River warbler

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River warbler
Locustella fluviatilis distribution map.png
Scientific classification edit
Kingdom: Animalia
Phylum: Chordata
Class: Aves
Order: Passeriformes
Family: Locustellidae
Genus: Locustella
L. fluviatilis
Binomial name
Locustella fluviatilis
(Wolf, 1810)

The river warbler (Locustella fluviatilis) is an Old World warbler in the grass warbler genus Locustella. It breeds in east and central Europe into the western Palearctic. It is migratory, wintering in inland southern Africa, from around the Zambezi River south to the vicinity of Pretoria in South Africa. The genus name Locustella is from Latin and is a diminutive of locusta, "grasshopper".[2] This refers to the song of the common grasshopper warbler and some others in this genus.[3] The specific fluviatilis is Latin for "of a river".[2]

This small passerine bird is a species found in dense deciduous vegetation close to water in bogs or near a river. Five to seven eggs are laid in a nest in a tussock or on the ground. This species is a rare vagrant to western Europe. In Britain, a small number of males have set up territories in spring, including a bird in Greater Manchester in 1995.[4] One exceptional vagrant was photographed in Gambell, Alaska in October 2017.[5]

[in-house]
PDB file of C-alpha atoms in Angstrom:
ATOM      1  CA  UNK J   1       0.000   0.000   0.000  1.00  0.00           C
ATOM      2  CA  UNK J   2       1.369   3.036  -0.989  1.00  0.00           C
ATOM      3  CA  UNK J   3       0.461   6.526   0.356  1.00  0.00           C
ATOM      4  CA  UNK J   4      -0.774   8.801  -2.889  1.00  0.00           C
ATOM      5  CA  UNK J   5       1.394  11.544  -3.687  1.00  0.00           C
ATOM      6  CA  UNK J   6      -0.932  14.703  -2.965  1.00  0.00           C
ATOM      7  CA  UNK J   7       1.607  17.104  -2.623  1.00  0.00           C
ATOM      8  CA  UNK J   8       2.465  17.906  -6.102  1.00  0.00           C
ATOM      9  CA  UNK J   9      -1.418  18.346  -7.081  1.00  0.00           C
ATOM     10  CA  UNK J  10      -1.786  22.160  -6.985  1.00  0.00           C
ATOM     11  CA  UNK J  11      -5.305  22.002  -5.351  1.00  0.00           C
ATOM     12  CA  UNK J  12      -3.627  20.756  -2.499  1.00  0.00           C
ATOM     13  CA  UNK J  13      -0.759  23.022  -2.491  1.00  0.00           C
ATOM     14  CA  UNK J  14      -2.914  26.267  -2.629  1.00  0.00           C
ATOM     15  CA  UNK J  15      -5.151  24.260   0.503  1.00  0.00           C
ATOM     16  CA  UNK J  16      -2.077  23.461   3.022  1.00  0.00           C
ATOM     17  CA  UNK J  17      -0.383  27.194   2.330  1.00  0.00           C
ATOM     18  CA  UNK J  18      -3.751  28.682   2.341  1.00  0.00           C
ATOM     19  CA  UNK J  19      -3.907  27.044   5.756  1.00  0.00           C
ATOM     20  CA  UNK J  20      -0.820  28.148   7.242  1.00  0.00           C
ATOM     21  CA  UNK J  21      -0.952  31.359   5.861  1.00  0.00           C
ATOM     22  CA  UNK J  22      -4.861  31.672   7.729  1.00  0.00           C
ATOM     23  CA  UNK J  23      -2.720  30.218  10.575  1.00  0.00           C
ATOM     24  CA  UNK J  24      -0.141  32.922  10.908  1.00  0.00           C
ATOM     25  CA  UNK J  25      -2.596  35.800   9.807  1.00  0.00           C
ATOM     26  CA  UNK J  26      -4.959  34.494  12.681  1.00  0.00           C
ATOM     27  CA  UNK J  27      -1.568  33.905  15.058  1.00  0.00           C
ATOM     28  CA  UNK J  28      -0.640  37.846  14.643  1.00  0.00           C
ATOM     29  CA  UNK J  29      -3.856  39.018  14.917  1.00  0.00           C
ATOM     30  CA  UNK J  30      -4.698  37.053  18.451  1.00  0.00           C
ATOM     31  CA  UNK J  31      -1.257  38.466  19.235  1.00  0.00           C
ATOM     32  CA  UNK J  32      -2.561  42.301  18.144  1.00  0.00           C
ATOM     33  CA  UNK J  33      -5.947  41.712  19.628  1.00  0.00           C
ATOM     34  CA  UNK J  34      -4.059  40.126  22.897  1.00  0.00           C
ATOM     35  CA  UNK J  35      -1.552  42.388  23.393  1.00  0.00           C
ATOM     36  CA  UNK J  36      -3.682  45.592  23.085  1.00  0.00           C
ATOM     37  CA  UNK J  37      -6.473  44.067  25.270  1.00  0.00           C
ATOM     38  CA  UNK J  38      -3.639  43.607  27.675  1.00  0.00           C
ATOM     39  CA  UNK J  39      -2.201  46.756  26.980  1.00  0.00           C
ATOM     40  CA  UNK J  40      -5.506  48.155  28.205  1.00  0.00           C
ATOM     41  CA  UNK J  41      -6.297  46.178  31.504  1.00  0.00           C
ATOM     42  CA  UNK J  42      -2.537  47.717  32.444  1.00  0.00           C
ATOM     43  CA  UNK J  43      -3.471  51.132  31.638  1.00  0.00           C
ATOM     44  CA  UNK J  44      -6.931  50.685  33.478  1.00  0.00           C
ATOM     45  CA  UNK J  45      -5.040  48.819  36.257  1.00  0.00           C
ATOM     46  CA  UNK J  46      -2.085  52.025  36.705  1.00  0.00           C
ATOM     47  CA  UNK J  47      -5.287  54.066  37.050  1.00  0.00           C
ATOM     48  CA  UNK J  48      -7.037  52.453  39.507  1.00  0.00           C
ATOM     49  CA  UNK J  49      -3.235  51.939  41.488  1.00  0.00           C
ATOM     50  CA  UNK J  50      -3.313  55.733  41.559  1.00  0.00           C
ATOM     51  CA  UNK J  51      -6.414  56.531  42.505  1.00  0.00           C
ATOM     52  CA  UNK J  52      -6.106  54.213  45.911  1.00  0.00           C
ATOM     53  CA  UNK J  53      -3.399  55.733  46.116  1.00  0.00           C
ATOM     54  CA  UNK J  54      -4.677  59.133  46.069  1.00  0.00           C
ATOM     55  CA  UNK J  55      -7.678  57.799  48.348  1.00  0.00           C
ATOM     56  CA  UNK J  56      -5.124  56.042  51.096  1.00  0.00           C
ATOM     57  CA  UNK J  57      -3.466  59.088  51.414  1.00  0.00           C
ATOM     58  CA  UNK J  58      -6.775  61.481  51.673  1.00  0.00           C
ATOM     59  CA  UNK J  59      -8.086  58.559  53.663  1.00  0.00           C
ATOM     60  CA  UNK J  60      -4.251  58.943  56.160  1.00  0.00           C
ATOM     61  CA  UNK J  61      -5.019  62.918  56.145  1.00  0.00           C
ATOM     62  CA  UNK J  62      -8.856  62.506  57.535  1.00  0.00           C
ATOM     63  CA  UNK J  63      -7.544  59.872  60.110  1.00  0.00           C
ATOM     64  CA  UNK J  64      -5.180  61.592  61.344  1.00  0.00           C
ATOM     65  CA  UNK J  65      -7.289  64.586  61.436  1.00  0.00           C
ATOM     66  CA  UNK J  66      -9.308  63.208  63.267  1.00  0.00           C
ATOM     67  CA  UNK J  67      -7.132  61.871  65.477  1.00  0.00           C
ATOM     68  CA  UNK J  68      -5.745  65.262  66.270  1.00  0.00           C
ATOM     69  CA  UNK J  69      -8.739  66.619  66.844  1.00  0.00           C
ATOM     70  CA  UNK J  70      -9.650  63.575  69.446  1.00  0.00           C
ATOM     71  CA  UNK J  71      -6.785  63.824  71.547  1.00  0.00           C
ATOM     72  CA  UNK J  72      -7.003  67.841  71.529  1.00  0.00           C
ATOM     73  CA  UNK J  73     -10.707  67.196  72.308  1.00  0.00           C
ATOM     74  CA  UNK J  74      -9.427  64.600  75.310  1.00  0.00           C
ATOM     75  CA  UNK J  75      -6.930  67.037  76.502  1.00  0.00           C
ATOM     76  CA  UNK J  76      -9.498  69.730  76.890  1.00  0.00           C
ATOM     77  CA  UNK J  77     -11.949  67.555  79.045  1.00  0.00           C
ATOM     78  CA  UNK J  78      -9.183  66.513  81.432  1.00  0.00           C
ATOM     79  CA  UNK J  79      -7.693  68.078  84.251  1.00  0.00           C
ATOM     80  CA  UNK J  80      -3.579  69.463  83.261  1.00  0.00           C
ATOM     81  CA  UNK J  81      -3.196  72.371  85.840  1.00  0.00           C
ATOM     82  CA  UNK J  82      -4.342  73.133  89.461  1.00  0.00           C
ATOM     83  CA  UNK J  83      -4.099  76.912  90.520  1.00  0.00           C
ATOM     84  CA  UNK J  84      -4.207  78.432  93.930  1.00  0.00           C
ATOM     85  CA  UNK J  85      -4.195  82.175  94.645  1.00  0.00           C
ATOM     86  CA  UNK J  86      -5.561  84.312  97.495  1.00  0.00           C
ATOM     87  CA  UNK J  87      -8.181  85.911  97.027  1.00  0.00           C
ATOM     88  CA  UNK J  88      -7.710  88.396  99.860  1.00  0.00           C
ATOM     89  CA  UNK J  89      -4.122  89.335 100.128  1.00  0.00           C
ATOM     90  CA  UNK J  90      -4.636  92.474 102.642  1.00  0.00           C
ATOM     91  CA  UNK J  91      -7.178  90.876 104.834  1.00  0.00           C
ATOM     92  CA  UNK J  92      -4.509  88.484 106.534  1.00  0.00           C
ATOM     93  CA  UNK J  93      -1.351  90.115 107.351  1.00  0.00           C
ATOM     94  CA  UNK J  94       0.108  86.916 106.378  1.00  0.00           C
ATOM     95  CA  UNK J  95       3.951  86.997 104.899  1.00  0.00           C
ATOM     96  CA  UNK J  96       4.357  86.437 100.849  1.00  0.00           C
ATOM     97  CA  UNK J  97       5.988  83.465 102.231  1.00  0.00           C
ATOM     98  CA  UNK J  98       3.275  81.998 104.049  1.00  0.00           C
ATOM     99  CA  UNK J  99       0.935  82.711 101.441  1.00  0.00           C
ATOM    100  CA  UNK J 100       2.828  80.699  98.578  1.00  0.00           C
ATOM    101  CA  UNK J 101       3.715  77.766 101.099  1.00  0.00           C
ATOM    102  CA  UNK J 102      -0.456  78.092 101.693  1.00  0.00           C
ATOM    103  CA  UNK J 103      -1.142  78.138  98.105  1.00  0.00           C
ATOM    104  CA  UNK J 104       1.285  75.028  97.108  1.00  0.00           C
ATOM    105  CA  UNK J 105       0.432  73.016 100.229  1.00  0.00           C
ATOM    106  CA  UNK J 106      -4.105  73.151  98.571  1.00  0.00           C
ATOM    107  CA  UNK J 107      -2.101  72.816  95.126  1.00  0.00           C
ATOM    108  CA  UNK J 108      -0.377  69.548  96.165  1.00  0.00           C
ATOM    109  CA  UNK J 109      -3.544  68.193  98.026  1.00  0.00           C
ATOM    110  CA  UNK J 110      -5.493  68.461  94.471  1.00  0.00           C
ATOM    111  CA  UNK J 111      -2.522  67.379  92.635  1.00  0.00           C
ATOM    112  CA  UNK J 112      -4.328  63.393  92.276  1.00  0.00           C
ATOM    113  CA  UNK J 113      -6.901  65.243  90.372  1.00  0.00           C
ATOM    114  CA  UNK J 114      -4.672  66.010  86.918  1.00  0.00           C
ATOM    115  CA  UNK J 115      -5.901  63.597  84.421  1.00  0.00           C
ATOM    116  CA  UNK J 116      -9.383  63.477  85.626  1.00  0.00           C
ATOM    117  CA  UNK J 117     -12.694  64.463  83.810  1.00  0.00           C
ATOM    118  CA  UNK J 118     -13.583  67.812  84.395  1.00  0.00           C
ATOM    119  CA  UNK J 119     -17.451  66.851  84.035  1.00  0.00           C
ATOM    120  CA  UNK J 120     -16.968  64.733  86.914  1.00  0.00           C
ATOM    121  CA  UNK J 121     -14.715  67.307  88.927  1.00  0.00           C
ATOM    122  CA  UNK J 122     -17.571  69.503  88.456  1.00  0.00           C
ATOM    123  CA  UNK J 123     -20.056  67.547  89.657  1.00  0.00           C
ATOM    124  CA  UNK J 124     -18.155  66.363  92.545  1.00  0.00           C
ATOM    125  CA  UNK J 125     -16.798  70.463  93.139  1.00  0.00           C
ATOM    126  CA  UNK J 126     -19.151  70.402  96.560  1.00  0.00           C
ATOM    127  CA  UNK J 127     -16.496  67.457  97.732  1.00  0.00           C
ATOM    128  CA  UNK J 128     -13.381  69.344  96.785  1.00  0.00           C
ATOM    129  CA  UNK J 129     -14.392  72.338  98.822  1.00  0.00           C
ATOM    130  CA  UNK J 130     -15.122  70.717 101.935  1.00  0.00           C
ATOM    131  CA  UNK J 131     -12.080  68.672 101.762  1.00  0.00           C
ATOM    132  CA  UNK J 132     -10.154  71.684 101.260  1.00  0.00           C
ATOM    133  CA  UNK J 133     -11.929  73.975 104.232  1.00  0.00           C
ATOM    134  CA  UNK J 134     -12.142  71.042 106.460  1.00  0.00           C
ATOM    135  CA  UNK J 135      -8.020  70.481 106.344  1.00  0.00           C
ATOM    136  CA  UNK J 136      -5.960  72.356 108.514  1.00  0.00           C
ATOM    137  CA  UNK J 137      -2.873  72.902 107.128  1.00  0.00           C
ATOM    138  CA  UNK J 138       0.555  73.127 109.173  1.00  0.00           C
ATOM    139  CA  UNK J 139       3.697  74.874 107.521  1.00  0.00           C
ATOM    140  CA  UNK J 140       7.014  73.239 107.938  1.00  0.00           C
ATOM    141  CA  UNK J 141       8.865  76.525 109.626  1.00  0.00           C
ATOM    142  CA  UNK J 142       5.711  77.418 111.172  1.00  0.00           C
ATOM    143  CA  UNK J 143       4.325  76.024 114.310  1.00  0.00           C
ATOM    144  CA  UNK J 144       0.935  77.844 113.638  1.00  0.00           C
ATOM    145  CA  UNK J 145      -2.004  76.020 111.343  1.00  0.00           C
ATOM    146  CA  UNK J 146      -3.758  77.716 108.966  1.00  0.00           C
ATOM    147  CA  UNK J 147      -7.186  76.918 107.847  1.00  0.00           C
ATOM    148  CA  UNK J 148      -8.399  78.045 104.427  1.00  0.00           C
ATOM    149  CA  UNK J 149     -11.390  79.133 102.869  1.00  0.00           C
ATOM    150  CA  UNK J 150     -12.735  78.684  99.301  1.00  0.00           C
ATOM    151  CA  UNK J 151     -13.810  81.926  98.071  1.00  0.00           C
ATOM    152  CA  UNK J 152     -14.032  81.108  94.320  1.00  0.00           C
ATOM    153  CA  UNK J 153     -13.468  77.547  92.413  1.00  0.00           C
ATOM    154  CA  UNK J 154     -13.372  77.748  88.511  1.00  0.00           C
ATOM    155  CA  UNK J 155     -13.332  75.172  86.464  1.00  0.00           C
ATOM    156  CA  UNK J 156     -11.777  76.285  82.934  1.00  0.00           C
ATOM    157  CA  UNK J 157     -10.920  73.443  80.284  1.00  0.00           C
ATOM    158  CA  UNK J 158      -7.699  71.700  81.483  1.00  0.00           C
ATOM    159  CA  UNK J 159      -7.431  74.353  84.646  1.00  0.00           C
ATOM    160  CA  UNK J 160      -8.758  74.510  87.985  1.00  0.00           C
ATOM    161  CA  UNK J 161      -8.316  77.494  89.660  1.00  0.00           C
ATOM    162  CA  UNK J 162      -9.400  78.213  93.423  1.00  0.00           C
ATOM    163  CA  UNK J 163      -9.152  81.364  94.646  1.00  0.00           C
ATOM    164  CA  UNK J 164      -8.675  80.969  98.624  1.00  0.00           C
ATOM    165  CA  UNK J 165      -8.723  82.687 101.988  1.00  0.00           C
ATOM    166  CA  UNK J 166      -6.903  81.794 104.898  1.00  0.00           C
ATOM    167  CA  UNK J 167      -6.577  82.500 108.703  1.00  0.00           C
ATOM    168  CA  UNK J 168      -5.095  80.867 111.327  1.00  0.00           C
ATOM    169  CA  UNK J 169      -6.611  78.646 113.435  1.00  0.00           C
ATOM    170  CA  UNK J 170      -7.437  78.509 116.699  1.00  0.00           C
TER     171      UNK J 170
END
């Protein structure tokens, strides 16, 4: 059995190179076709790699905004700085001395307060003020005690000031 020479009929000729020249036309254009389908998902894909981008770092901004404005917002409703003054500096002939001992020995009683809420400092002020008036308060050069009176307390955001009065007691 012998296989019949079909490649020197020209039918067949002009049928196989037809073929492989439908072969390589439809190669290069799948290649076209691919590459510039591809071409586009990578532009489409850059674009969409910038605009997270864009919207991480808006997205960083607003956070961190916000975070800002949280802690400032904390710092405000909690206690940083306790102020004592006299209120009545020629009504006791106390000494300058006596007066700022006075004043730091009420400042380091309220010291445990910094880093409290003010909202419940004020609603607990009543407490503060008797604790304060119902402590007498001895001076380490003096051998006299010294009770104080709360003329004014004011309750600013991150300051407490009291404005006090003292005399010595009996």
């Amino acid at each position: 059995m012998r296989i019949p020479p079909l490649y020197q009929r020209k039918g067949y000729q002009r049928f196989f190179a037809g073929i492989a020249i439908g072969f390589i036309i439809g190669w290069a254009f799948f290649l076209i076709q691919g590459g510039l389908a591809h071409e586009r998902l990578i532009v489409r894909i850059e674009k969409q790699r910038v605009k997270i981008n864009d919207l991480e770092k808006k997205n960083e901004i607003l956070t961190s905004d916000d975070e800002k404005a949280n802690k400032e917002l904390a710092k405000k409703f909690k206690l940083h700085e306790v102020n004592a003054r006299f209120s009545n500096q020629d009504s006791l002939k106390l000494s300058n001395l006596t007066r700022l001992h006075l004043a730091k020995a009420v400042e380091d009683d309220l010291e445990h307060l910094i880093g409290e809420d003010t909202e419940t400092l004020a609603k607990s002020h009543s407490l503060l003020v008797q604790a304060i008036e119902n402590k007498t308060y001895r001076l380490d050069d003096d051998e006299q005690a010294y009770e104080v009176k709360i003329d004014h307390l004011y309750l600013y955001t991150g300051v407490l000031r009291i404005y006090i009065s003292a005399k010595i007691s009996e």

This is a largish warbler. The adult has an unstreaked grey-brown back, whitish grey underparts, and a darker undertail, which has white feather tips giving a contrasting pattern. The sexes are identical, as with most warblers, but young birds are yellower below. Like most warblers, it is insectivorous.

Some birds can show reduced dark markings on the undertail-coverts (caused by more extensive than usual white tips) and thus are closer in appearance to Savi's warbler than typical birds. However, they typically still have a streaked breast and more olive colouration on the upperparts.[6]

This is a skulky species which is very difficult to see except sometimes when singing. It creeps through grass and low foliage.

The song is a monotonous mechanical insect-like reeling, often given at dusk. It is similar to the song of other species in the group, but has more of a sewing machine quality, and may be produced for long periods.


  1. ^ BirdLife International (2012). "Locustella fluviatilis". IUCN Red List of Threatened Species. 2012. Retrieved 26 November 2013.
  2. ^ a b Jobling, James A (2010). The Helm Dictionary of Scientific Bird Names. London: Christopher Helm. pp. 162, 229. ISBN 978-1-4081-2501-4.
  3. ^ "Grasshopper". Oxford English Dictionary (Online ed.). Oxford University Press. (Subscription or participating institution membership required.)
  4. ^ Alker, Peter (1995) The River Warbler in Greater Manchester Birding World 8(6):216-7
  5. ^ Benter, Brad (2017-10-08). "North America's first River Warbler". Alaska Rare Bird Alert. Retrieved 2017-10-08.
  6. ^ Normaja, Jyrki (1994) Plumage variation in River Warblers Birding World 7(5): 192-5

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